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Discussion Starter #16
Thanks. I was just trying to make sure it didn't go over the max of 1.169. the rest I sat were consistently around 1.167. do they need to be pushed more? I figured as long as it chambers and is not passed the max length it will be safer than too deep with the pressure concerns.
 

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Thanks. I was just trying to make sure it didn't go over the max of 1.169. the rest I sat were consistently around 1.167. do they need to be pushed more? I figured as long as it chambers and is not passed the max length it will be safer than too deep with the pressure concerns.
That's correct. Some bullets have a more rounded nose than others and need to be set deeper. But as long as you don't exceed the max. length ou should be fine. If they chamber, they a deep enough.
 

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Probably OK if they are not loaded to the max load, .06 shouldn't hurt much.
If you are worried about it, a kinetic bullet puller is a good tool to have on hand.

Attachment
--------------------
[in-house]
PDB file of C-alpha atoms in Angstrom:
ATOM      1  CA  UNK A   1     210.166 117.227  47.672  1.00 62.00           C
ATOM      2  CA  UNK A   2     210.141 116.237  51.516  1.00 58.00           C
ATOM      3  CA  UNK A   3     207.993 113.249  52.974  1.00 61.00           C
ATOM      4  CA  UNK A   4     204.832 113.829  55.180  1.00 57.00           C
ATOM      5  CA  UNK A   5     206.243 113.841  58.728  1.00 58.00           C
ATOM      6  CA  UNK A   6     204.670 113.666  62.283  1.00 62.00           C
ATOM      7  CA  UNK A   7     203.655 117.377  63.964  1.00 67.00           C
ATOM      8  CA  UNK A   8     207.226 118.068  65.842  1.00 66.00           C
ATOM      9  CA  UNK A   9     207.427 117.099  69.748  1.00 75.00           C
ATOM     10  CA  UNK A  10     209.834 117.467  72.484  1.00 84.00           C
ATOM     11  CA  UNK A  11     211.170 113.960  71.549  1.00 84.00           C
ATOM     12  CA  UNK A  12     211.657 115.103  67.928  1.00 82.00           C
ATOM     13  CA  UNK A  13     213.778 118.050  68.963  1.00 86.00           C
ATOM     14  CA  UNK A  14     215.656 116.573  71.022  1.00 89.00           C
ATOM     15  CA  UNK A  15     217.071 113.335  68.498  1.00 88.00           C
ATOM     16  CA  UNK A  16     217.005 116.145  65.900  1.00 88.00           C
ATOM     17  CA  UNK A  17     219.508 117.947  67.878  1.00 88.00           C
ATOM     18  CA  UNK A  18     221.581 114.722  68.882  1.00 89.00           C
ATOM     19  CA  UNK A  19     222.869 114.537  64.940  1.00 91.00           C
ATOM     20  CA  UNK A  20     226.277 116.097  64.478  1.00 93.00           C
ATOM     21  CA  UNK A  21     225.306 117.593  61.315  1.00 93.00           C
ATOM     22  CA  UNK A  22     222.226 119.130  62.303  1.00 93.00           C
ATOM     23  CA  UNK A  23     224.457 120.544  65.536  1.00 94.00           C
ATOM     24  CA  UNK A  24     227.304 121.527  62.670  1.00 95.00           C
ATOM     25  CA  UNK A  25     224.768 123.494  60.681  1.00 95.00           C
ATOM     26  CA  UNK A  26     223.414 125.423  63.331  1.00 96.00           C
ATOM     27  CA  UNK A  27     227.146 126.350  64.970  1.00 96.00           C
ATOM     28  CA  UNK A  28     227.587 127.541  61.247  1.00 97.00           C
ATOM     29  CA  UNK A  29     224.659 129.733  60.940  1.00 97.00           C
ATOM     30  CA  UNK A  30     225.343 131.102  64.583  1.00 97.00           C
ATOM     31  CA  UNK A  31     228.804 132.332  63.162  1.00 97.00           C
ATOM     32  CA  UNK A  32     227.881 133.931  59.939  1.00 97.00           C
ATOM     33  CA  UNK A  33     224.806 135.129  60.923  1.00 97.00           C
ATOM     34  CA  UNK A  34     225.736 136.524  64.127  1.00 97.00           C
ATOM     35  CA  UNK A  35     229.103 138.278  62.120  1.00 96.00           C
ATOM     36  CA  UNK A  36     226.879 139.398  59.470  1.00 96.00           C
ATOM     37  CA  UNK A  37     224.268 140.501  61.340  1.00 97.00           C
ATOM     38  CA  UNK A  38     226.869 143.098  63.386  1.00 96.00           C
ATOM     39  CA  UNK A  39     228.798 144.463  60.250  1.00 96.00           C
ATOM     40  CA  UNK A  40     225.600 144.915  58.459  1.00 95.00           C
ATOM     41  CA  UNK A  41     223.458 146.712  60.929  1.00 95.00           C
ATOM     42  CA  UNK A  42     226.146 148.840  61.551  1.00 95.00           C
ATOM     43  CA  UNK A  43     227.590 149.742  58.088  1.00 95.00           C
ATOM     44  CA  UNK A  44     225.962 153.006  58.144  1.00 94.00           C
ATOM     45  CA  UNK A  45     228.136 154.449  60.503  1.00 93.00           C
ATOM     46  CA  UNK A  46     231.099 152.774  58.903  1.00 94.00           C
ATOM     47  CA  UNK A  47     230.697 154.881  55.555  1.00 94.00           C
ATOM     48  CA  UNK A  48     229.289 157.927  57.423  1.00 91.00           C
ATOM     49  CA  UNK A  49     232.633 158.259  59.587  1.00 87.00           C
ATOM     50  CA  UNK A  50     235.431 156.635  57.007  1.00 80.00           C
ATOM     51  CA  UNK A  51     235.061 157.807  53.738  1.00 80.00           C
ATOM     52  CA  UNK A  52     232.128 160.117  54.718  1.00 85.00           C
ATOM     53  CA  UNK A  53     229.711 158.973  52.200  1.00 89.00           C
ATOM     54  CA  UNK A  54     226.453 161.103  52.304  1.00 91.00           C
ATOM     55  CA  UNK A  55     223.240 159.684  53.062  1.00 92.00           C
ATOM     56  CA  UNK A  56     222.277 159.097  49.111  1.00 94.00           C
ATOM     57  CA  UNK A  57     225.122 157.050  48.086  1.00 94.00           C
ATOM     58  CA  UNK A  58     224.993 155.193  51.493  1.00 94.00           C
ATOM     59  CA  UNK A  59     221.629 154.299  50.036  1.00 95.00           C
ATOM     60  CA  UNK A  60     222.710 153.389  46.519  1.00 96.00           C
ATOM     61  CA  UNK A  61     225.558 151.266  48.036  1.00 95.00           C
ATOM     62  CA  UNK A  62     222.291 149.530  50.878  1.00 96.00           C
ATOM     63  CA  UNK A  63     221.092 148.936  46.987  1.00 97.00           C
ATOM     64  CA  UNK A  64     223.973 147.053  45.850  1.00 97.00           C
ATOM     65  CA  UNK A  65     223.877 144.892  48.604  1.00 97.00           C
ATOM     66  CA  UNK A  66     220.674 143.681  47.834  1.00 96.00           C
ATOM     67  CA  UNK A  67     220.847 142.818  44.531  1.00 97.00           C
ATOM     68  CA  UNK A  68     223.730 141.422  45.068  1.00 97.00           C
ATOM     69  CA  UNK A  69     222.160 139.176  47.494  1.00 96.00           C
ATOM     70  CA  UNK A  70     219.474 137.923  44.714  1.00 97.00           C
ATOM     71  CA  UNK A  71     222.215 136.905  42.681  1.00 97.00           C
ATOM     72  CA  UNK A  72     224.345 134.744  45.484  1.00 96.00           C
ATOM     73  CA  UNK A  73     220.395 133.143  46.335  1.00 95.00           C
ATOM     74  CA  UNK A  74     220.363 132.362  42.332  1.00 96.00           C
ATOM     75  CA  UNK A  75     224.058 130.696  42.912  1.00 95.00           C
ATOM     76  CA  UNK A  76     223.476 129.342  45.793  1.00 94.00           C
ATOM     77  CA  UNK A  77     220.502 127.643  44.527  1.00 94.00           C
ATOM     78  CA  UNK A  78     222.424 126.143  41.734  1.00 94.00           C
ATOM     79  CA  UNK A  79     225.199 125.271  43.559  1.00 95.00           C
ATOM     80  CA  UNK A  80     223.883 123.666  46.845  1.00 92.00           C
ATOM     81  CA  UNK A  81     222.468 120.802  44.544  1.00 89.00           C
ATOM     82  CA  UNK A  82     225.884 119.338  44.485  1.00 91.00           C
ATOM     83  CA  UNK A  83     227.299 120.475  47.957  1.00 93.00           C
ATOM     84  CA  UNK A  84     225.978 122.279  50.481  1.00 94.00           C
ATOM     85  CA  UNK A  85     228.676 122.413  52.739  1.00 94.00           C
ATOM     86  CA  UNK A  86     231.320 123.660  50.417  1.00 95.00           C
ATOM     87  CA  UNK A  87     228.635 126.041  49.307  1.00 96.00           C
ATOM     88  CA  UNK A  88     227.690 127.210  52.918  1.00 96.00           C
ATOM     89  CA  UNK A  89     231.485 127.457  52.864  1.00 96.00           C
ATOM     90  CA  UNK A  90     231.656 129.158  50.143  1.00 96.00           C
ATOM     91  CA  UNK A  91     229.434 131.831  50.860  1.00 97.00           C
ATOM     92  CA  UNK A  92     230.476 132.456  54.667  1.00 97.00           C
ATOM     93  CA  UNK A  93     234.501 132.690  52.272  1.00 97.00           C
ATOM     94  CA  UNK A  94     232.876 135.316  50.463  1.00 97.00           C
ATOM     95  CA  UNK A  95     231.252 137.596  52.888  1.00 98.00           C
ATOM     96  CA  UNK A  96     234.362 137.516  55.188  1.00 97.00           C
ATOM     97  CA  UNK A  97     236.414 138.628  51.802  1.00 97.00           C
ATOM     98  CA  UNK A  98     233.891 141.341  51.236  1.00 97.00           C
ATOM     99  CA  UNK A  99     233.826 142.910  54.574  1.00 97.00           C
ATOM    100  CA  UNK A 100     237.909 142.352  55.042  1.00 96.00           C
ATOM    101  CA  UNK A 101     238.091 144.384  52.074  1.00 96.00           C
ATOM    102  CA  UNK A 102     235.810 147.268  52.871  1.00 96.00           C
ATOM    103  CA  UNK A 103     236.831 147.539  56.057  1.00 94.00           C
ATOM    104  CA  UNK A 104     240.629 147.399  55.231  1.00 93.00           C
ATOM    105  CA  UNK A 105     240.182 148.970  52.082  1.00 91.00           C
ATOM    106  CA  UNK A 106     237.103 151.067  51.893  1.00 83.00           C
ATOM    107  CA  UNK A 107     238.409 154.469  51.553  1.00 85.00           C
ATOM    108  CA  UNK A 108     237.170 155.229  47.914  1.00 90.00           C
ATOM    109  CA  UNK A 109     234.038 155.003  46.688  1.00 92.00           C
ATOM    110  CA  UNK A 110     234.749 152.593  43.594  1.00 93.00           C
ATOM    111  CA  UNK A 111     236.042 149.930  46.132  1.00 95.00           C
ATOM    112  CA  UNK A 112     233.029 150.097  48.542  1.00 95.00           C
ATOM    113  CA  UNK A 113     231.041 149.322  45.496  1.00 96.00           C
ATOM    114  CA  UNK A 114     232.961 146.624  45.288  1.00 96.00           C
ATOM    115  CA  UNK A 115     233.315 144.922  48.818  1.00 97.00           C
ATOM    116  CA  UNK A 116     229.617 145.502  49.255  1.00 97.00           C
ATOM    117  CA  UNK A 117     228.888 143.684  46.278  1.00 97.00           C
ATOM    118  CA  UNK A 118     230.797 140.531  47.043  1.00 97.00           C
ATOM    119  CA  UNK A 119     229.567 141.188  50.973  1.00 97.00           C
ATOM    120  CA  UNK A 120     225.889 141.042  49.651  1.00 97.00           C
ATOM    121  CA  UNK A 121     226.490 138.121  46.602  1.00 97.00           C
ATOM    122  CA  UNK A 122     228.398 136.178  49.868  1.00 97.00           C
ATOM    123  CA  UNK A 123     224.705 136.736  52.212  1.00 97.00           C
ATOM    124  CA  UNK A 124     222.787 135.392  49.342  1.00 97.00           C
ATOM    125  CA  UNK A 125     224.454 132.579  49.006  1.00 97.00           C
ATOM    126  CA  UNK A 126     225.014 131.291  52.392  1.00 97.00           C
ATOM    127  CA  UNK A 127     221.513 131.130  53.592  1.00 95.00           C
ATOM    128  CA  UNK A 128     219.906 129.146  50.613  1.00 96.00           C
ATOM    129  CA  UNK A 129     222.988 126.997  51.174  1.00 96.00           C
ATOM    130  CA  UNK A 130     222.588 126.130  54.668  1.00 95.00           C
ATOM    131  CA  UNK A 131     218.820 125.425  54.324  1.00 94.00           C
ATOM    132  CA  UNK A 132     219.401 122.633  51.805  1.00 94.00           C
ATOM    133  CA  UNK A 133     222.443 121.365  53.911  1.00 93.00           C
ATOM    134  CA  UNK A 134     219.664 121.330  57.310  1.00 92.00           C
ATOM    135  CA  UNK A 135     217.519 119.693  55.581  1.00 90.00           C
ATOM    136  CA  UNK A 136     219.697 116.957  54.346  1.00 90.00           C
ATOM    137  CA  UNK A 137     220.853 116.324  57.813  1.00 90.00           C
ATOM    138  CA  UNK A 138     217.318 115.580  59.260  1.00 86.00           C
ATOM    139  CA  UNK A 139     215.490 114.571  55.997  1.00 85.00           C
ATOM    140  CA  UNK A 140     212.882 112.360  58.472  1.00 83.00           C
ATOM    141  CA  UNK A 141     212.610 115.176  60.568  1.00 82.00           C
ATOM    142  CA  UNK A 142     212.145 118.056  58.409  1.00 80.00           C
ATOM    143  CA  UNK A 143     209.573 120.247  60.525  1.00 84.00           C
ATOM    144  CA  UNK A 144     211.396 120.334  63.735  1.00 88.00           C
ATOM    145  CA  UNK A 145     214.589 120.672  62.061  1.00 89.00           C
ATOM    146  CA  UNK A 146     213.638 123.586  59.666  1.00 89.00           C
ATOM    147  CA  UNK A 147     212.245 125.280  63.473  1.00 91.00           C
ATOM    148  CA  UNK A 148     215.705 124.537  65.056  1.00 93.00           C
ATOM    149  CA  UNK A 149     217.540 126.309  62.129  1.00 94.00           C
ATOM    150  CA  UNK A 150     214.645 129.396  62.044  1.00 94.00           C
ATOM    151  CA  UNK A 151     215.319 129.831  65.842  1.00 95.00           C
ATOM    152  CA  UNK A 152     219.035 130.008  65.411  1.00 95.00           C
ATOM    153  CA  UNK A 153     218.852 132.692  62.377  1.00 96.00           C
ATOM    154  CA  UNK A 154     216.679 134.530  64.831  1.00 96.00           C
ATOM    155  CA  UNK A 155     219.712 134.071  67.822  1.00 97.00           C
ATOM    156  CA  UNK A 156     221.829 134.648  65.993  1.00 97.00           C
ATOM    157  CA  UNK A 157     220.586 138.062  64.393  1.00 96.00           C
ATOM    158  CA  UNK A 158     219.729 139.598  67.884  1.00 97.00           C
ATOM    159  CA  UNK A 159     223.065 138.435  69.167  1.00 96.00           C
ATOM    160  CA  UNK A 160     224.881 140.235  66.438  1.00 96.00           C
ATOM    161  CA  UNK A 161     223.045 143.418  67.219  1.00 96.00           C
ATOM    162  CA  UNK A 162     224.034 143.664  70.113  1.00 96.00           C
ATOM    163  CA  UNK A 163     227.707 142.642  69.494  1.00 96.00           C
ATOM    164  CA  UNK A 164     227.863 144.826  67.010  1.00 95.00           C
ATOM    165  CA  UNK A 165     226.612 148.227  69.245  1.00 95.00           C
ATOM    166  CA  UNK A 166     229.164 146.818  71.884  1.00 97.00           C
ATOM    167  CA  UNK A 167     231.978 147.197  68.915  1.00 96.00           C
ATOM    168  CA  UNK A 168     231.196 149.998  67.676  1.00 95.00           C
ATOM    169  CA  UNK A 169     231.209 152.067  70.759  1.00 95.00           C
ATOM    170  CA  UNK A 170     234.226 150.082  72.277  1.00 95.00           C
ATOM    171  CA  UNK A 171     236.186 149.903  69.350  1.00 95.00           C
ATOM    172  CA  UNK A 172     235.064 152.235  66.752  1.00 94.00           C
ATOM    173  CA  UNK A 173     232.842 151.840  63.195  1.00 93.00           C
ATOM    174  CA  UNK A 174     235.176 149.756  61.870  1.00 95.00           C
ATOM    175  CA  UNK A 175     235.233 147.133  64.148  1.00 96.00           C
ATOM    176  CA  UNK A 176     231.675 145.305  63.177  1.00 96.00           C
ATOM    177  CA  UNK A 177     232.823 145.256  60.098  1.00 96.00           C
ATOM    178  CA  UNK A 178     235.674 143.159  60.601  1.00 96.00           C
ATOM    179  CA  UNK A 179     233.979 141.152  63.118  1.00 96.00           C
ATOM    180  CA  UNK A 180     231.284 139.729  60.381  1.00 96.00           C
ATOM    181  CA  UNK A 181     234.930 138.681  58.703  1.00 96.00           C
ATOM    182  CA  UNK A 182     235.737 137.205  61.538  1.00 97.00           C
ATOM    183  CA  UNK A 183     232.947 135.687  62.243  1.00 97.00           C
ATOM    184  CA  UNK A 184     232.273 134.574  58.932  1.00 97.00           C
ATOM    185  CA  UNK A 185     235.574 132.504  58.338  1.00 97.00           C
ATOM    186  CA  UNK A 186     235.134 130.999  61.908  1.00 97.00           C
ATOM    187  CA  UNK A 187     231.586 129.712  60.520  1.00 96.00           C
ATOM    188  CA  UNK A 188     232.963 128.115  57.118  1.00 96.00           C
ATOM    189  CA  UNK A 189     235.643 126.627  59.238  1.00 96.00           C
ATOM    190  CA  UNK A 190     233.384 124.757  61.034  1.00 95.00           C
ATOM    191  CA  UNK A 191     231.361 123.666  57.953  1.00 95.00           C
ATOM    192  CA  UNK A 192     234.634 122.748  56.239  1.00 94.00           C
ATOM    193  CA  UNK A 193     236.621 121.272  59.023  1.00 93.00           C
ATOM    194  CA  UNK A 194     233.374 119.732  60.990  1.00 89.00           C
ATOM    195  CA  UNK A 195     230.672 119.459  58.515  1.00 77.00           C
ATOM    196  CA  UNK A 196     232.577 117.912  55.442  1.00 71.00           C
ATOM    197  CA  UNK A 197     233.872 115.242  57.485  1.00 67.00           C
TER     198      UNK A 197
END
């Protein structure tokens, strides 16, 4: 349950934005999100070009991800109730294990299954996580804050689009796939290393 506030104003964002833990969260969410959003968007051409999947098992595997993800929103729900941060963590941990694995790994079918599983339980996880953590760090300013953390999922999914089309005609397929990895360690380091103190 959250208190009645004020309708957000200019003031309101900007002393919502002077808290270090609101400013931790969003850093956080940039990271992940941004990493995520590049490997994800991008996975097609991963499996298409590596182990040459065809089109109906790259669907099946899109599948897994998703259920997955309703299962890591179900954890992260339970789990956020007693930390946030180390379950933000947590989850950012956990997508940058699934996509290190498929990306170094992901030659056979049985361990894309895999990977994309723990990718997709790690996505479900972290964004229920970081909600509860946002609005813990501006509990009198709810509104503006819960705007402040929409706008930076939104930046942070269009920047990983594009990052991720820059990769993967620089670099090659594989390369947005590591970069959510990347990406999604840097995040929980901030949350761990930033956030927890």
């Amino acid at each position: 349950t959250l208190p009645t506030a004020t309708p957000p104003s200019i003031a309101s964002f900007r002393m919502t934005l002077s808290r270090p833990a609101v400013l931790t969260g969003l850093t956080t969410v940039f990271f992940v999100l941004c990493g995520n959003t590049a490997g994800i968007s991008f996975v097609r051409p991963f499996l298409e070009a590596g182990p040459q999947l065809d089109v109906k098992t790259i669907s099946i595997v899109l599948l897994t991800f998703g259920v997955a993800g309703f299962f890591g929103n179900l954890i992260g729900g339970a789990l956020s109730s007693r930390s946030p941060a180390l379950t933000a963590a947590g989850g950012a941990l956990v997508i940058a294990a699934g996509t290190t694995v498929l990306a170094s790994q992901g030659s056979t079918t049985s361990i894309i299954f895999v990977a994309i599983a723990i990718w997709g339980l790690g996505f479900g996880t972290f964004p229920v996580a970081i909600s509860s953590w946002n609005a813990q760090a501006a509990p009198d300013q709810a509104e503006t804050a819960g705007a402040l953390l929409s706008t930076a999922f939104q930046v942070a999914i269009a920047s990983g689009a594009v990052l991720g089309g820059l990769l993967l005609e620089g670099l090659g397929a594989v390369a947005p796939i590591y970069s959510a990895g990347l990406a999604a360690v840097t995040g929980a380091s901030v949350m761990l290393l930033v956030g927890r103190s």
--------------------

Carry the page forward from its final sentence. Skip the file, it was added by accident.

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For a new reloader; K.I.S.S. You are using Hornady bullets, so use Hornady data. Hornady manuals will have the exact bullet you are using and have determined the best OAL.

There's nothing wrong with your Lee equipment. All powder measures will vary in charges depending on the powder used (my Lee PPM will hold +/- .1 gr. of W231 quite easily, but my C-H 502 varies .2+ gr. with the same powder). The markings on the drum are very rough measurements (a lot of variation in volume depending on humidity), and I have only used them to repeat a charge by using the same settings.

I've wondered, since I've been reading about volume powder charging over many years, if volume charging is better, then why do all the reloading manuals (or all 11 I have) list powder charges in weight?

FWIW; I don't think I'd try the rounds seated sixty thousandths short (.060"), which seems to me to be quite a bit...